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4.4 out of 5 stars
New Jewish Wedding, Revised
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18 of 19 people found the following review helpful
on September 12, 2002
Good overall, but I don't think it deserves the reputation it seems to have as "the only Jewish Wedding book you'll ever need." For that it would need to be much better organized.
For example, the author could have included an actual outline of the Jewish ceremony from Kabbalat Panim through Yichud. Instead, she peppers the book with references to all these things, leaving the reader to wonder how it all falls into place. The Jewish wedding ritual has an order and a rhythm to it, so there's no reason for her NOT to have described it all in order - except, perhaps, that she wanted to fill out the book!
To get the most out of A New Jewish Wedding, you should have some prior knowledge. So order the book, and while you're waiting for it to arrive, do some of your own research on the 'net. (Aish.com's "Guide to the Jewish Wedding" is a pretty good place to start...
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10 of 10 people found the following review helpful
on January 8, 2002
Many of my new invitation or "ketuba" clients walk in my door with Anita Diamant's "The New Jewish Wedding" in hand, with page markers sticking out and underlined text throughout. If they don't, I pull out my copy to show them why they need this book to prepare for their wedding. Just as my clients know they need a "ketuba," yet don't necessarily know anything about the meaning, history and purpose of this marriage contract, they also don't know about many of the other Jewish wedding customs. This is totally understandable, for they have never needed to know until now.
The richness and meaning of Jewish wedding customs and rituals is enhanced immeasurably when couples understand why they are included in their celebration and ceremony -- and not just because "it's tradition!" Once they read "The New Jewish Wedding," couples have a much better understanding of the historical perspective of the rituals, helping in decision making about which rituals to include and what form they should take. They also have nuts and bolts information about everything from how to choose a rabbi, caterer, musicians, and location to seeking a personalized and artistic Jewish invitation and "ketuba." The dilemmas of mixed marriages and gay/lesbian ceremonies are handled with sensitivity, designed to help couples and their families approach complex issues.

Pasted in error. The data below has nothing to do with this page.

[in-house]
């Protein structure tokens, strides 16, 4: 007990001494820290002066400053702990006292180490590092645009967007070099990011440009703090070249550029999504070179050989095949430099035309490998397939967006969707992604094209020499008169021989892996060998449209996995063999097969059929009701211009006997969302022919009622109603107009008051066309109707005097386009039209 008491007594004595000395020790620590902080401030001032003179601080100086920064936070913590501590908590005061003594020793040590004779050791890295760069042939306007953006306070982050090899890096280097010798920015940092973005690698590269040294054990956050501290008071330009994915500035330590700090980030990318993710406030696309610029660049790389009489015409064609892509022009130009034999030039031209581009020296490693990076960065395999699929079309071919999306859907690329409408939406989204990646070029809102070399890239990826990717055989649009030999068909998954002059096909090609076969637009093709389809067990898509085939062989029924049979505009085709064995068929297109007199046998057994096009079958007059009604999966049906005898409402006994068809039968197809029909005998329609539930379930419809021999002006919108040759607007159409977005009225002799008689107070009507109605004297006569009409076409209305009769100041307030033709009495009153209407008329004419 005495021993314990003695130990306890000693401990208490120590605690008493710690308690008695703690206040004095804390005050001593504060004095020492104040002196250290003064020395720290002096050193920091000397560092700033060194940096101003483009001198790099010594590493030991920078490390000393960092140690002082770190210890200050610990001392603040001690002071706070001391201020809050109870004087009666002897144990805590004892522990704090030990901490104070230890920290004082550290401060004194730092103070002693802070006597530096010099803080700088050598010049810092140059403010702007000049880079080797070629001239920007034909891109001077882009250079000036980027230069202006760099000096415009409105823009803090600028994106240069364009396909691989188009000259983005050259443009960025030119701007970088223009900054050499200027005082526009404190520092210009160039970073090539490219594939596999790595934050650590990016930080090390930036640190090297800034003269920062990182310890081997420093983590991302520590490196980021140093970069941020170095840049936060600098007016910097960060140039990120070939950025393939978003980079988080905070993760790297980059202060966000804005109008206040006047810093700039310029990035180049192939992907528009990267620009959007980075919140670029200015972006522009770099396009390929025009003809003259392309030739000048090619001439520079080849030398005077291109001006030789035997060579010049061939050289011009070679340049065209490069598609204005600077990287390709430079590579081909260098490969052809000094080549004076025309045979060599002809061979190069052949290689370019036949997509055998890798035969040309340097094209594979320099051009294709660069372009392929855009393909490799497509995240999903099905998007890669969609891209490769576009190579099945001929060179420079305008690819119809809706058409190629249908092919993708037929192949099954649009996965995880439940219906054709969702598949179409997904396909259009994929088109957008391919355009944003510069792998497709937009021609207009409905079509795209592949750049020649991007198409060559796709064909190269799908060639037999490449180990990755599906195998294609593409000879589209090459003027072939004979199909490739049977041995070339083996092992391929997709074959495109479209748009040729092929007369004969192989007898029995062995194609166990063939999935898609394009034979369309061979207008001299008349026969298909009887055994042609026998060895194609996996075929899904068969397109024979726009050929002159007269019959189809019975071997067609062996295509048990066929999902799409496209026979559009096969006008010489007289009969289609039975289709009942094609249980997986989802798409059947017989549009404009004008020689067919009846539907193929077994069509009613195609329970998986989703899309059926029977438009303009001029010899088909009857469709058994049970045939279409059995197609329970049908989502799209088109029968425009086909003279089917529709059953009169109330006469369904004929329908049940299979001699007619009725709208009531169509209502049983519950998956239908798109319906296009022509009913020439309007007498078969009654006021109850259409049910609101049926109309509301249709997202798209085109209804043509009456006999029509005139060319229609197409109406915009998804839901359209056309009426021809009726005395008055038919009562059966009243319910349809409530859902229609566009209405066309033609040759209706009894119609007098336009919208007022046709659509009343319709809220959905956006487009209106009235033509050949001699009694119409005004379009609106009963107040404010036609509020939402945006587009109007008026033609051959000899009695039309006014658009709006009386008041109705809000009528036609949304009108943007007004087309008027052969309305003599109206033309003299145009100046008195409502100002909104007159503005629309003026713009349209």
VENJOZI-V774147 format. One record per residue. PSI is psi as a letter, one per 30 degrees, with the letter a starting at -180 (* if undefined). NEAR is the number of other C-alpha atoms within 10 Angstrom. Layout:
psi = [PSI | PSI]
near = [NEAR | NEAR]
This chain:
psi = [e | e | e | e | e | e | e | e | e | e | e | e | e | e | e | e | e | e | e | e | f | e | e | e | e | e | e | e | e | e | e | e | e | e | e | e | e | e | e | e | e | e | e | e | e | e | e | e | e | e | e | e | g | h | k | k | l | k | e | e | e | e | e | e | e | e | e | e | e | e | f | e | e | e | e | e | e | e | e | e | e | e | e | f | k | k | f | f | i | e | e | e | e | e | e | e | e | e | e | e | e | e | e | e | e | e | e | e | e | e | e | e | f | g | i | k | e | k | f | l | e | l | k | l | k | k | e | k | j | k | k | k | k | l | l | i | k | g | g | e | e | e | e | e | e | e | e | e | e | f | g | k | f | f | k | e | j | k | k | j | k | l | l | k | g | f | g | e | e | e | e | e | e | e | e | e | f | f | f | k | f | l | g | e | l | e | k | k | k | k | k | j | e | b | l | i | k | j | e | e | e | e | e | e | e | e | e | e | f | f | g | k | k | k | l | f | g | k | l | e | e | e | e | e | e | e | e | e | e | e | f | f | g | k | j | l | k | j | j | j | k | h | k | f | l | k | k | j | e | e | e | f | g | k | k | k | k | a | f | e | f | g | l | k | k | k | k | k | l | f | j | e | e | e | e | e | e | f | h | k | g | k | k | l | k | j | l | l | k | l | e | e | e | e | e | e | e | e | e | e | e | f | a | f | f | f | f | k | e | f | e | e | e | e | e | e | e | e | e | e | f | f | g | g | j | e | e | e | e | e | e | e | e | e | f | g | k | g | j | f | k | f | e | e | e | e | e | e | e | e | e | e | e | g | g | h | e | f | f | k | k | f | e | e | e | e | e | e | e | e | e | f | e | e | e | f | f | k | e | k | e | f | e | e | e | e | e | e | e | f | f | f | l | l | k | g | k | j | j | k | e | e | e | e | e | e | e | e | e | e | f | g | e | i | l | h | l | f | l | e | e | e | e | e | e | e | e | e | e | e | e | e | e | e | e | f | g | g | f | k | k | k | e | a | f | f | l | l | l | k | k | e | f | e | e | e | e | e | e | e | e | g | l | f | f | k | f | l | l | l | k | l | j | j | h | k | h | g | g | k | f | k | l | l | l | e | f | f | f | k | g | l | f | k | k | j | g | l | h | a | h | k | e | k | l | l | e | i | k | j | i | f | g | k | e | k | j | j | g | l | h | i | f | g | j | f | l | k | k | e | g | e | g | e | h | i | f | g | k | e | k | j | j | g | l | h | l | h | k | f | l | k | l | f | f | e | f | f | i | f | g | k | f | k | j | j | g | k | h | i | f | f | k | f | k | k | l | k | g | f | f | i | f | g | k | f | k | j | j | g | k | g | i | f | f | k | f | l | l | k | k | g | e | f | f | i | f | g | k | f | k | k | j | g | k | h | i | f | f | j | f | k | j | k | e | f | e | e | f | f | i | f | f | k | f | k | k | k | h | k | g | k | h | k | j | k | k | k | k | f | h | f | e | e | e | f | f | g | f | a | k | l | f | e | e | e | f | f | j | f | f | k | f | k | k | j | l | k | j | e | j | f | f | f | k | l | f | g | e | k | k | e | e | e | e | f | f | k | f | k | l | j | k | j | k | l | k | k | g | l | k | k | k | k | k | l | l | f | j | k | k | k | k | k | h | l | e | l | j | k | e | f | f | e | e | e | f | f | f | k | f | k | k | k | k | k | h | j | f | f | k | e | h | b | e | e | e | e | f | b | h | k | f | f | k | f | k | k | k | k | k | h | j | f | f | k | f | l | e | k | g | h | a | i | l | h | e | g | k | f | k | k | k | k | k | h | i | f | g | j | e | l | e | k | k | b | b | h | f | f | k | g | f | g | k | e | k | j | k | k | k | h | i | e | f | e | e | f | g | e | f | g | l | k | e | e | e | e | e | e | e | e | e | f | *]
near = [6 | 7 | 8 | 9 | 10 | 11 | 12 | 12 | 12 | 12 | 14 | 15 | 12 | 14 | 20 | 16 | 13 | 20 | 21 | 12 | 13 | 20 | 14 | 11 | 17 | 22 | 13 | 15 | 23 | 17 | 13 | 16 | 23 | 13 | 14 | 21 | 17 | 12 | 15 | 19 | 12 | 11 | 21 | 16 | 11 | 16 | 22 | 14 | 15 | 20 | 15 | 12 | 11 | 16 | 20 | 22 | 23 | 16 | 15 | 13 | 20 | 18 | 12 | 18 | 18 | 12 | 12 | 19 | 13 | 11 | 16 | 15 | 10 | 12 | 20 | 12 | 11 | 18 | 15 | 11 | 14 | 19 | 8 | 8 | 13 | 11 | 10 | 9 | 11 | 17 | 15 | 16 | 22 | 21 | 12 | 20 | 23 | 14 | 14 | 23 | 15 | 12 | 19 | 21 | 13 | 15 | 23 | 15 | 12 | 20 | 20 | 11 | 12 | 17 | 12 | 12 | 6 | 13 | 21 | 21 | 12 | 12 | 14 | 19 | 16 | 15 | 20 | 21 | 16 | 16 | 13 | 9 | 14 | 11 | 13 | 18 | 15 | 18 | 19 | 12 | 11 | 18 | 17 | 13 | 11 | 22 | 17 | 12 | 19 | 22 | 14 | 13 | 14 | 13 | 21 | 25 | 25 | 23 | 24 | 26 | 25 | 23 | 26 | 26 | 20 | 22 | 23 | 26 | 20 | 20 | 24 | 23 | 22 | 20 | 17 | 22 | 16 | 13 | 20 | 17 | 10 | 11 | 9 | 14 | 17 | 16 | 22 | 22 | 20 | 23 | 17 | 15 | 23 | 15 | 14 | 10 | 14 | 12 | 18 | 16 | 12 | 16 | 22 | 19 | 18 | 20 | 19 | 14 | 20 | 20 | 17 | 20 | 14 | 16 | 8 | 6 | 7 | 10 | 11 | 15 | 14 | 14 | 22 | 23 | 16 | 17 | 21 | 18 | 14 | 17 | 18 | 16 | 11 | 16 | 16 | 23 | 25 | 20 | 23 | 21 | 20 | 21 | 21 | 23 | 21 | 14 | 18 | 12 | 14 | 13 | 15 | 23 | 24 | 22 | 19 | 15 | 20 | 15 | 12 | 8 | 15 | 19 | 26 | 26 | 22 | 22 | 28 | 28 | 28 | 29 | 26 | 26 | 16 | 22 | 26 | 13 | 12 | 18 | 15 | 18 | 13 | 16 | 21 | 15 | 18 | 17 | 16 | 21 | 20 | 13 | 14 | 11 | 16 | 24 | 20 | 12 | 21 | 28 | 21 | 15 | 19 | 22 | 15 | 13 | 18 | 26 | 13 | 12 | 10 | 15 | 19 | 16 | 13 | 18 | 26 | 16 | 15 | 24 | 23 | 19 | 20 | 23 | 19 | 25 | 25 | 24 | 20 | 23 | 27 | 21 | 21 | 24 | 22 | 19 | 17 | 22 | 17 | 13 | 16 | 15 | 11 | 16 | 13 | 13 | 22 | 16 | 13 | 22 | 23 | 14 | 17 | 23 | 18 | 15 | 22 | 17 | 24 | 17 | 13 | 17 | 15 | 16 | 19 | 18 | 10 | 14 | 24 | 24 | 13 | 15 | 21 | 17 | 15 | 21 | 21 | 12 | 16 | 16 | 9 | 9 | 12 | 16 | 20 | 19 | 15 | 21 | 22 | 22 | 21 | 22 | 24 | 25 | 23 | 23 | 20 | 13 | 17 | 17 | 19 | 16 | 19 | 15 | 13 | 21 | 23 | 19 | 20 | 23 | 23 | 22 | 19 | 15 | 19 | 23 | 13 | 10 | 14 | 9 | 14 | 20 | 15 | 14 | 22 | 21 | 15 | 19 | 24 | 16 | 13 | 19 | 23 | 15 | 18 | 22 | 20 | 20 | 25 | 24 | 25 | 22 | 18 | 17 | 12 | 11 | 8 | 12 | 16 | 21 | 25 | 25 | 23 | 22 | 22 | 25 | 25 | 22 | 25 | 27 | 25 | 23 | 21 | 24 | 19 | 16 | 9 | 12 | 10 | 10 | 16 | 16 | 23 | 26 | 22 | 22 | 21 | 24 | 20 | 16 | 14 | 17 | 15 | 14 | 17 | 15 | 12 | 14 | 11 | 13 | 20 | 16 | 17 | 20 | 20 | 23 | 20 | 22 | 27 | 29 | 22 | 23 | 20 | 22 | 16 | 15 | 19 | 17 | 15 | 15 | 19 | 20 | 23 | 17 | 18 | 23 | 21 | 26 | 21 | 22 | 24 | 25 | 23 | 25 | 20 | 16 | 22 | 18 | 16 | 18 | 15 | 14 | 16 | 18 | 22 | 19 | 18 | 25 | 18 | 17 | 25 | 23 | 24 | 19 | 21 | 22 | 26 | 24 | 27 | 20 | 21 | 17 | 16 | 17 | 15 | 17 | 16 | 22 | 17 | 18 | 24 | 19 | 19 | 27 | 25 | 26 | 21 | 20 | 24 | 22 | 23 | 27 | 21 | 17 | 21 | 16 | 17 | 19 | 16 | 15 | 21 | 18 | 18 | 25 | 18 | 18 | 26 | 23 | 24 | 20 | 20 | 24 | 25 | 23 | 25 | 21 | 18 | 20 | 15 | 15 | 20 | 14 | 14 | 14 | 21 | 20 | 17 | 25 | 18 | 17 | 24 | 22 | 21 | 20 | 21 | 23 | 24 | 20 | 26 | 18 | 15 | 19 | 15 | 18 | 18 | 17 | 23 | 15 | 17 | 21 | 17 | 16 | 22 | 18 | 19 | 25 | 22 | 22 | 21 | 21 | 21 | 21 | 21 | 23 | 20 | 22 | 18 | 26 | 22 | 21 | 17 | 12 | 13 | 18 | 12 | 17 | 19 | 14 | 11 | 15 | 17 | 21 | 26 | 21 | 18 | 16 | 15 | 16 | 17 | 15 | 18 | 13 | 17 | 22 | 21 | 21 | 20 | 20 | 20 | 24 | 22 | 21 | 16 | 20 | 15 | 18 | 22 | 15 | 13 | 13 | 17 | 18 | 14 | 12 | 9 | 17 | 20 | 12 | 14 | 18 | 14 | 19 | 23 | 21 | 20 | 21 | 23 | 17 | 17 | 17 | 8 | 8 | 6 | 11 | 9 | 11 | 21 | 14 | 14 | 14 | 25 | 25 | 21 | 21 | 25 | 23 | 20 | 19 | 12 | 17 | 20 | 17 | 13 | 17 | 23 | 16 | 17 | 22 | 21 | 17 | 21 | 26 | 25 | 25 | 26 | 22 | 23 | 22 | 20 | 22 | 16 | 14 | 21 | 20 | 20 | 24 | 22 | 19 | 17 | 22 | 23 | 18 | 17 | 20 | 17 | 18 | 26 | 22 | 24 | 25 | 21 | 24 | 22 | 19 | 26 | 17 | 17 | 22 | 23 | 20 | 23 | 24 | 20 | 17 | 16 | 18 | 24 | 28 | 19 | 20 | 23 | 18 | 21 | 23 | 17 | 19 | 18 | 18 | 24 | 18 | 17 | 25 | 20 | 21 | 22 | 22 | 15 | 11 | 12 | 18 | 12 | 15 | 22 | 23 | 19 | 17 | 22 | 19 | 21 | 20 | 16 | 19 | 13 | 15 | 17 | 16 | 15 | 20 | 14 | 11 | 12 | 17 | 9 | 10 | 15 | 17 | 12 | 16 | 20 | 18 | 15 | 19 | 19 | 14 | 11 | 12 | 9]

Poignant stories share how previously married couples enhanced various rituals to personalize them. The detailed descriptions of the parts of the ceremony help couples know what to expect and to be more comfortable with the Jewish wedding tradition. Suggested readings and blessings provide those who want to give their ceremony their own personal twist with ideas for adding to the core elements. Anita clearly did her homework and interviewed many couples in order to provide a wide variety of possibilities to consider when planning a wedding.
My "ketuba" clients have all found "The New Jewish Wedding" to be extremely helpful in planning their special day and beyond, ever since the first edition came out in 1985. It is nice to know that times have changed sufficiently so the second edition could include some of the important information about sensitive issues that could not be addressed in the first edition.
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9 of 10 people found the following review helpful
on March 14, 2003
I originally bought this book from amazon when I first got engaged. My fiance and I are both jewish and have been to many many jewish weddings, but I wanted to learn more. So, I found this book because of all the glowing reviews! And I would like to add another one!
As I said in the title, I read it once and since I kept telling my fiance little tidbits that I didn't know or things that were interesting, he asked to borrow the book. After his first reading he said that he wanted to review certain sections, highlight them and then pass this book onto his mother!
I really found Diamant's book to be greatly inspiring and full of explainations on what parts are necessary in a jewish ceremony and what parts are customs and why. She really appeals to a large audience because she does not assume you have to be orthodox to understand or take part in anything she discusses. This book has also inspired me to have a Friday night "Sabbath" dinner with close family before our wedding and integrate some rituals I didn't know about previously, like both mothers breaking a plate. (Read the book to find out what it means!)
And since I am having a long engagement, I am going to have to refresh my memory soon because when I read it I just remember saying out loud "Oh, that is so cool! I want that to happen during my ceremony too!"
BUY THIS BOOK! YOU WON'T REGRET IT!
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9 of 10 people found the following review helpful
on May 18, 2004
My fiance and I were looking for a book to explain Jewish wedding laws and customs. We bought a few different books, and I think this was by far the best.